After a tasty Indian lunch, our driver took us to the Mahatma Gandhi Memorial.  There, we learned about this national hero’s life and death, and visited the place where he was assassinatedIndian.  The country owes a lot to Gandhi, and it’s apparent from the time you enter the country.  His face is printed on all of their money and many buildings are named after the man.

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Where Gandhi was killed

Our final stop was at the National Museum, where we were able to see art that dated back to 3000BCE!  Having studied classical history in University, I was so excited to see some of the artwork, pottery, jewellery and weapons that have been found across India.  The artifacts provide crucial clues regarding the lives of our ancestors and without them we would know very little about the people who lived before written records were kept.  Through studying classical Greek history at the University of Winnipeg, I learned that what may seem like a pot to you, can actually tell an archaeologist a lot about the people who made it.

Tomorrow we head to Agra, the home of the famous Taj Mahal!!!  I can’t wait to tell you all about it!

Angkor National Park – Cambodia’s Treasure (Part 2)

We had limited time in Cambodia (7 days is hardly enough to experience an entire country, after all!), and had to pick and choose where we would spend our time during our May Holiday.  Although there were several places that we wanted to visit, Angkor National Park was our main reason for visiting Cambodia, so we decided to book a 2 day tour with  Happy Angkor Tours, instead of the 1 day tour that we allocated at all our other stops.

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After all, there are hundreds of temples to see in Angkor National Park. Even 2 days wasn’t nearly enough time to see everything we’d wanted to see.

Dave and I aren’t usually big fans of tours (mainly because we hate other tourists) but this one wasn’t too bad.  Our guide had passable English and knew a lot about the Buddhist history in all the temples.  He tried very hard to keep us happy, even in the heat, and ended both days a little earlier than had been planned because we were both dealing with pretty awful sun stroke.    This meant that we missed the sunset part of the tour we’d booked on the first day.  It’s too bad, as it would have been beautiful to see the sun go down behind Phnom Bakheng, but by the time we had finished at Bayan Temple, all either of us wanted to do was make our way back to our hotel to take it easy.  Looking back now, I’m kicking myself, but of course, in addition to the heat, we had spent the previous night on a bus and neither of us had gotten much rest, so the idea of an air conditioned room with a comfortable bed was more appealing than seeing the sun go down.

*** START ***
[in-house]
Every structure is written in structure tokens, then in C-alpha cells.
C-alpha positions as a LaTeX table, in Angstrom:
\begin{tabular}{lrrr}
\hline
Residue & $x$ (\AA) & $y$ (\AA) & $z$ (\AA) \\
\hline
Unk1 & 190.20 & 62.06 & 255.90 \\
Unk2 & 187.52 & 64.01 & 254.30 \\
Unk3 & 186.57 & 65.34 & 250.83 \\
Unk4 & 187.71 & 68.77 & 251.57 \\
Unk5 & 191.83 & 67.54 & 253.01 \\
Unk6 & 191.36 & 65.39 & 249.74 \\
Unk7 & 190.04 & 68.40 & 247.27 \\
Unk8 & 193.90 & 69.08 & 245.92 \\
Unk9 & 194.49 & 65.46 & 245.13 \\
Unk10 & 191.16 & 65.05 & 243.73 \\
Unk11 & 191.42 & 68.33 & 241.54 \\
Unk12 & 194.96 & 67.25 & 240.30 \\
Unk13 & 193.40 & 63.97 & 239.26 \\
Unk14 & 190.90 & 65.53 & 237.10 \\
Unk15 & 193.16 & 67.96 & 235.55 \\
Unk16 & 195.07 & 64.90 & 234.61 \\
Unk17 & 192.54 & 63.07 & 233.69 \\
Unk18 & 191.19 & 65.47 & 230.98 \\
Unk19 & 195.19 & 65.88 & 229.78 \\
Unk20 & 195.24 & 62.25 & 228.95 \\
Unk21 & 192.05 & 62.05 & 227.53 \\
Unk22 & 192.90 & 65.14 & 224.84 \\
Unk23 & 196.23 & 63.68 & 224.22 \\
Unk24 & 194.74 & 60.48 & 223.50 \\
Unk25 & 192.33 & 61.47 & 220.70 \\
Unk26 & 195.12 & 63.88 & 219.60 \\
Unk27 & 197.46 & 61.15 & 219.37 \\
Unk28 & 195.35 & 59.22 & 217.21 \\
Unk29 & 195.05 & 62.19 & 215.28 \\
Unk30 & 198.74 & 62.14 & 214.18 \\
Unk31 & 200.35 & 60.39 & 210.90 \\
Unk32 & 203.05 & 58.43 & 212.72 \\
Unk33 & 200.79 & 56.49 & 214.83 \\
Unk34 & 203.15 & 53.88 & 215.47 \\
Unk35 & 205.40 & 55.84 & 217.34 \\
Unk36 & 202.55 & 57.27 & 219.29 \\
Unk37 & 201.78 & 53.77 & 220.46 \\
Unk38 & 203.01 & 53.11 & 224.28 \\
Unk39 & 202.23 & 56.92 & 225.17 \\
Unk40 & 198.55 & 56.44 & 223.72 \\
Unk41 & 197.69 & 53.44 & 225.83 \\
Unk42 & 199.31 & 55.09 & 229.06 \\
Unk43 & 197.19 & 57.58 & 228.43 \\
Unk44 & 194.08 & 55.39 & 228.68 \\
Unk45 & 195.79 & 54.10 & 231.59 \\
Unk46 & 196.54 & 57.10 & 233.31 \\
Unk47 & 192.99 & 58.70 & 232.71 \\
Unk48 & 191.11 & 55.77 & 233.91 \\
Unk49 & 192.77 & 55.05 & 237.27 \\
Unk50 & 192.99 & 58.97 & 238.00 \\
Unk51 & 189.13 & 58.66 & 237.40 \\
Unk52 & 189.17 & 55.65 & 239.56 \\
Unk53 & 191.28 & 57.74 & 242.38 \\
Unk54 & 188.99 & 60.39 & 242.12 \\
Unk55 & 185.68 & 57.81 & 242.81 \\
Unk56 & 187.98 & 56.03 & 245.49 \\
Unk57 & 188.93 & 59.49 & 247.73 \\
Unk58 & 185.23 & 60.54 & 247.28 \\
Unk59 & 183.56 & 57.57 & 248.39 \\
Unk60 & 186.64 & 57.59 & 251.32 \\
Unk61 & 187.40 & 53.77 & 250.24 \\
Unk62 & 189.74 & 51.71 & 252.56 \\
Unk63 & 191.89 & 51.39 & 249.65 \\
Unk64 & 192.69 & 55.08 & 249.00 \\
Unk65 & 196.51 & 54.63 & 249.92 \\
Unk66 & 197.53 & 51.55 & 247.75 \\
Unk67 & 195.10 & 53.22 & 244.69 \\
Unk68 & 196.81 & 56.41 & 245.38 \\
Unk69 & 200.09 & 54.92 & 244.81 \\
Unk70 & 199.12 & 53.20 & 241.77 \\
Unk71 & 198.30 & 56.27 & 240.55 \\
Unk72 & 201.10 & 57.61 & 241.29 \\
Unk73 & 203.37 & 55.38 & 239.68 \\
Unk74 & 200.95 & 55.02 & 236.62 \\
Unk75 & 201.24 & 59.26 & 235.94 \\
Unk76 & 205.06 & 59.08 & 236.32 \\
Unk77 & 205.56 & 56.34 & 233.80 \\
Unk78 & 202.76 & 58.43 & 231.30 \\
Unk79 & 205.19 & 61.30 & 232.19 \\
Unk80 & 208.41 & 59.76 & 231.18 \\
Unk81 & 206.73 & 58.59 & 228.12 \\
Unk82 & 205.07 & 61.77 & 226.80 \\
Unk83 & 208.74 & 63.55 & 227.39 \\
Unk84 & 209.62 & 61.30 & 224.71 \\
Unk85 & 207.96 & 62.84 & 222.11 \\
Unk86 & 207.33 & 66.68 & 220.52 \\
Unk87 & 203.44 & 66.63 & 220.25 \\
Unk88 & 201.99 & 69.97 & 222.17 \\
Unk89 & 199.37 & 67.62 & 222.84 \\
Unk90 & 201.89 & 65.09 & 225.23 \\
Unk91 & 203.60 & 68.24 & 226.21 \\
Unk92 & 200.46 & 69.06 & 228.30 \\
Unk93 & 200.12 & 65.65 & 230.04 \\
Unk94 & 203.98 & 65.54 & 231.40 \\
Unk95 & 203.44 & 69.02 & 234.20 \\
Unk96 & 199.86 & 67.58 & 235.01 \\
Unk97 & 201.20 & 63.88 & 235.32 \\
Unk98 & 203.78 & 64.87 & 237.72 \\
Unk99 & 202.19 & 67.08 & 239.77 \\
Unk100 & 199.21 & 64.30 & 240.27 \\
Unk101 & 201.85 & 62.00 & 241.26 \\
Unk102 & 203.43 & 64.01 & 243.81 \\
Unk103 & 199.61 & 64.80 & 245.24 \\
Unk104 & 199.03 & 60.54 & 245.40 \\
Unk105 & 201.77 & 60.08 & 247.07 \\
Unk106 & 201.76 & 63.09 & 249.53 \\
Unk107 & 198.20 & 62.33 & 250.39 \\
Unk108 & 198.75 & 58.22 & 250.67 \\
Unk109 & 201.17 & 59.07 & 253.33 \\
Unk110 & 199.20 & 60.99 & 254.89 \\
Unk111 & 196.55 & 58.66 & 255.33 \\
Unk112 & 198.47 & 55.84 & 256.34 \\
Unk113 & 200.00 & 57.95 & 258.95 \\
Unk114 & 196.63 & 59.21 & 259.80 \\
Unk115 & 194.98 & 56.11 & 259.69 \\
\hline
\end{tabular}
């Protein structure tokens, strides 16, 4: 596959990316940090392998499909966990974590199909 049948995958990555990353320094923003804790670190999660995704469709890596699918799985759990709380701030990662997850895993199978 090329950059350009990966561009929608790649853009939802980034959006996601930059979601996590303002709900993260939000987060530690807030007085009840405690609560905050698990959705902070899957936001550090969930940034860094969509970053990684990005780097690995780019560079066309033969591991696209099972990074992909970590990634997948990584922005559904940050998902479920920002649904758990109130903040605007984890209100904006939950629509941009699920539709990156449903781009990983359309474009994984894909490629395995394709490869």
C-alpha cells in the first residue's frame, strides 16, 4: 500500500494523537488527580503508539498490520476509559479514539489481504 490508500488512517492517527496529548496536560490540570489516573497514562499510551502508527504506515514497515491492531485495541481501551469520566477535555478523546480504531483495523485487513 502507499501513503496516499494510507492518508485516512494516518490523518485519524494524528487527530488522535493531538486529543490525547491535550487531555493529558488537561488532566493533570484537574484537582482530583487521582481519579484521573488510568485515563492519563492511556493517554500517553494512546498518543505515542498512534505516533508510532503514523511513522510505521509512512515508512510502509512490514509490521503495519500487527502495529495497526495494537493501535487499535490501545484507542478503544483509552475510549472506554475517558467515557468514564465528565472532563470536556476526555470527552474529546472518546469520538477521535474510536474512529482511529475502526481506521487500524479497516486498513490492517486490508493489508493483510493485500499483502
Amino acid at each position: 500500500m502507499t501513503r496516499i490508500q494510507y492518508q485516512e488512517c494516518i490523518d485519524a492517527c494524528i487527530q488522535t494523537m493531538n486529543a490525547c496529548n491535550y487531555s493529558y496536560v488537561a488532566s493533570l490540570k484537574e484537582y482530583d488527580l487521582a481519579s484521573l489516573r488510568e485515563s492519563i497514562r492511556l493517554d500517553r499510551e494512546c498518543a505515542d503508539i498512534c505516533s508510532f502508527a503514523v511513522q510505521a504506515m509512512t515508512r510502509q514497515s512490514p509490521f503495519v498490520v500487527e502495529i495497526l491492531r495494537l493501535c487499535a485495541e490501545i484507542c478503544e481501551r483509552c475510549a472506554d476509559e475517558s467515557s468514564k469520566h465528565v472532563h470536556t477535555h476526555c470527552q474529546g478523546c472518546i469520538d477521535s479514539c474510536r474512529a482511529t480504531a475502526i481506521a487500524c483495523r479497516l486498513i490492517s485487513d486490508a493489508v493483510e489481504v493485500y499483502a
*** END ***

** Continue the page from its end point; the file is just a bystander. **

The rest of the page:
We stayed at Villa Medamrei while in Siem Reap.  The hotel was beautiful and the staff went above and beyond (letting us check in about 6 hours earlier than they had to so we could shower before our tour started).  If you're looking to stay in Siem Reap...I strongly urge you to check this place out.  Great pricing for a beautiful stay!
We stayed at Villa Medamrei while in Siem Reap. The hotel was beautiful and the staff went above and beyond (letting us check in about 6 hours earlier than they had to so we could shower before our tour started). If you’re looking to stay in Siem Reap…I strongly urge you to check this place out. Great pricing for a beautiful stay!

And it was a good thing that we got that additional rest, because Day 2 of our holiday started an hour before the sun came up…

Angkor Wat – Round 2

We woke up at around 4:30am, showered (we couldn’t do enough of that in Cambodia!!!) and met our tour guide outside our hotel.  It was still very dark out and there was nobody in the streets.  A half hour later, we were walking up to Angkor Wat again, though we couldn’t see it against the black sky.  Our guide found us a fantastic spot on the bank of the man-made pond, we bought some iced coffee from a vendor who was selling them to tourists who were there for sunrise, and we waited.